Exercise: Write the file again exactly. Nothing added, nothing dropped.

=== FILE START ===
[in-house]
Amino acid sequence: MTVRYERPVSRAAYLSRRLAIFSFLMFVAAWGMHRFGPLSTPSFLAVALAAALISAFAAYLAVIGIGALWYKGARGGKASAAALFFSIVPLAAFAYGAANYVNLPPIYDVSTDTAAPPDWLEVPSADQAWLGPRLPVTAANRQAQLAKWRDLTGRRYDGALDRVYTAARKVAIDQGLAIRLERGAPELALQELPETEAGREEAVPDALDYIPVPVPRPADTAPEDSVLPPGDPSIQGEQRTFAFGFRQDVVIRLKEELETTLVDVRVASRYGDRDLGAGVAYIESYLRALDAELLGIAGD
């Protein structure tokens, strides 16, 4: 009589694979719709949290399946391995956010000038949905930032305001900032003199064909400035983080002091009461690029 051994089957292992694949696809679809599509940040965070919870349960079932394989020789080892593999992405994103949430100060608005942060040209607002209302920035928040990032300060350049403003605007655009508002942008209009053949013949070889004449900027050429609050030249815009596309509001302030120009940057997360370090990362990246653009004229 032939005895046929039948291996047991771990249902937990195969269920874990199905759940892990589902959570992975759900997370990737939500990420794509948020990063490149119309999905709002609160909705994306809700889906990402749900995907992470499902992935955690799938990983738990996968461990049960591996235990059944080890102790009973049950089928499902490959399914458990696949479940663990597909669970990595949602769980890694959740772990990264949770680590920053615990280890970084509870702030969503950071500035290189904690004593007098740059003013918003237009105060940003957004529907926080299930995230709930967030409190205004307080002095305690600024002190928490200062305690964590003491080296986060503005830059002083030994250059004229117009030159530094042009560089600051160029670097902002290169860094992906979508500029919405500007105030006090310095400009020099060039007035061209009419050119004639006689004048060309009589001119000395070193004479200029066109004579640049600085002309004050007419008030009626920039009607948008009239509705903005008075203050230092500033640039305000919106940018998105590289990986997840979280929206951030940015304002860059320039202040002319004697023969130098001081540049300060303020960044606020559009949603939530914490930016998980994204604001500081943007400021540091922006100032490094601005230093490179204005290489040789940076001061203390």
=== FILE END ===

[in-house]
Amino acid sequence: MTVRYERPVSRAAYLSRRLAIFSFLMFVAAWGMHRFGPLSTPSFLAVALAAALISAFAAYLAVIGIGALWYKGARGGKASAAALFFSIVPLAAFAYGAANYVNLPPIYDVSTDTAAPPDWLEVPSADQAWLGPRLPVTAANRQAQLAKWRDLTGRRYDGALDRVYTAARKVAIDQGLAIRLERGAPELALQELPETEAGREEAVPDALDYIPVPVPRPADTAPEDSVLPPGDPSIQGEQRTFAFGFRQDVVIRLKEELETTLVDVRVASRYGDRDLGAGVAYIESYLRALDAELLGIAGD
């Protein structure tokens, strides 16, 4: 009589694979719709949290399946391995956010000038949905930032305001900032003199064909400035983080002091009461690029 051994089957292992694949696809679809599509940040965070919870349960079932394989020789080892593999992405994103949430100060608005942060040209607002209302920035928040990032300060350049403003605007655009508002942008209009053949013949070889004449900027050429609050030249815009596309509001302030120009940057997360370090990362990246653009004229 032939005895046929039948291996047991771990249902937990195969269920874990199905759940892990589902959570992975759900997370990737939500990420794509948020990063490149119309999905709002609160909705994306809700889906990402749900995907992470499902992935955690799938990983738990996968461990049960591996235990059944080890102790009973049950089928499902490959399914458990696949479940663990597909669970990595949602769980890694959740772990990264949770680590920053615990280890970084509870702030969503950071500035290189904690004593007098740059003013918003237009105060940003957004529907926080299930995230709930967030409190205004307080002095305690600024002190928490200062305690964590003491080296986060503005830059002083030994250059004229117009030159530094042009560089600051160029670097902002290169860094992906979508500029919405500007105030006090310095400009020099060039007035061209009419050119004639006689004048060309009589001119000395070193004479200029066109004579640049600085002309004050007419008030009626920039009607948008009239509705903005008075203050230092500033640039305000919106940018998105590289990986997840979280929206951030940015304002860059320039202040002319004697023969130098001081540049300060303020960044606020559009949603939530914490930016998980994204604001500081943007400021540091922006100032490094601005230093490179204005290489040789940076001061203390």